Overconfidence and Early-Life Experiences: The Effect of Managerial Traits on Corporate Financial Policies





    Search for more papers by this author
    • Ulrike Malmendier is from the University of California—Berkeley and NBER; Geoffrey Tate is from the University of California at Los Angeles; Jon Yan has no affiliation. Earlier versions of this paper were titled “Corporate Financial Policies with Overconfident Managers” and “Managerial Beliefs and Corporate Financial Policies.” We are indebted to Brian Hall, David Yermack, and John Graham for providing us with the data. We thank Malcolm Baker; Rudi Fahlenbrach; Michael Faulkender; Murray Frank; Dirk Hackbarth; Dirk Jenter; Jeremy Stein; Ilya Strebulaev; Avanidhar Subrahmanyam; Jeffrey Wurgler; and seminar participants at Berkeley, Calgary, Columbia, Helsinki School of Economics, Insead, MIT, Rotterdam, Stanford, UCLA, USC, Wharton, and Zurich, and at the AEA, AFA, FEA, Frontiers in Finance (Banff), IZA Behavioral Economics of Organizations, and Olin Corporate Governance conferences for helpful comments. Nishanth Rajan provided excellent research assistance. Ulrike Malmendier would like to thank the Alfred P. Sloan Foundation and the Coleman Fung Risk Management Research Center for financial support.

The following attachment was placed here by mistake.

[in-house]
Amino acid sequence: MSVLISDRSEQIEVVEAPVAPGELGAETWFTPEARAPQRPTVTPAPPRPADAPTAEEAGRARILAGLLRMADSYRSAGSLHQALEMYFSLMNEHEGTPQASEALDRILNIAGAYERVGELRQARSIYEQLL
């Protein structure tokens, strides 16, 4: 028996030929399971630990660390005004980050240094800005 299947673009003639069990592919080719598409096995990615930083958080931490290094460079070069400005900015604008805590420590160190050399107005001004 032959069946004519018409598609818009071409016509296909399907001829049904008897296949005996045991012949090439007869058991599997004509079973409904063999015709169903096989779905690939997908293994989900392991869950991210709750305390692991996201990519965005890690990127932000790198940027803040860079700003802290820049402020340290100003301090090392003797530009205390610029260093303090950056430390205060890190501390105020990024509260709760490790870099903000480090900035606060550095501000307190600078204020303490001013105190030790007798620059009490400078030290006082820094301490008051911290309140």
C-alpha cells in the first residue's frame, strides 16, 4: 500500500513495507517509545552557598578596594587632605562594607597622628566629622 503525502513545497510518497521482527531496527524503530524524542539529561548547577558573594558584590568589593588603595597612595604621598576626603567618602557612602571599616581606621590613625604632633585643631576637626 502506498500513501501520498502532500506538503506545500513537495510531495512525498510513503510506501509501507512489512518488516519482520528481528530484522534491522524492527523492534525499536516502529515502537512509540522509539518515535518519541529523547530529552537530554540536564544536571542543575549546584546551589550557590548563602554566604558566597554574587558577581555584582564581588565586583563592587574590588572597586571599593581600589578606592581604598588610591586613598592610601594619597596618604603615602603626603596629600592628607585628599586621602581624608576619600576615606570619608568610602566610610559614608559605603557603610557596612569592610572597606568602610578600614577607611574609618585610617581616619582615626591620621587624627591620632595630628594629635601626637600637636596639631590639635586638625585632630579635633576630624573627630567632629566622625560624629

We show that measurable managerial characteristics have significant explanatory power for corporate financing decisions. First, managers who believe that their firm is undervalued view external financing as overpriced, especially equity financing. Such overconfident managers use less external finance and, conditional on accessing external capital, issue less equity than their peers. Second, CEOs who grew up during the Great Depression are averse to debt and lean excessively on internal finance. Third, CEOs with military experience pursue more aggressive policies, including heightened leverage. Complementary measures of CEO traits based on press portrayals confirm the results.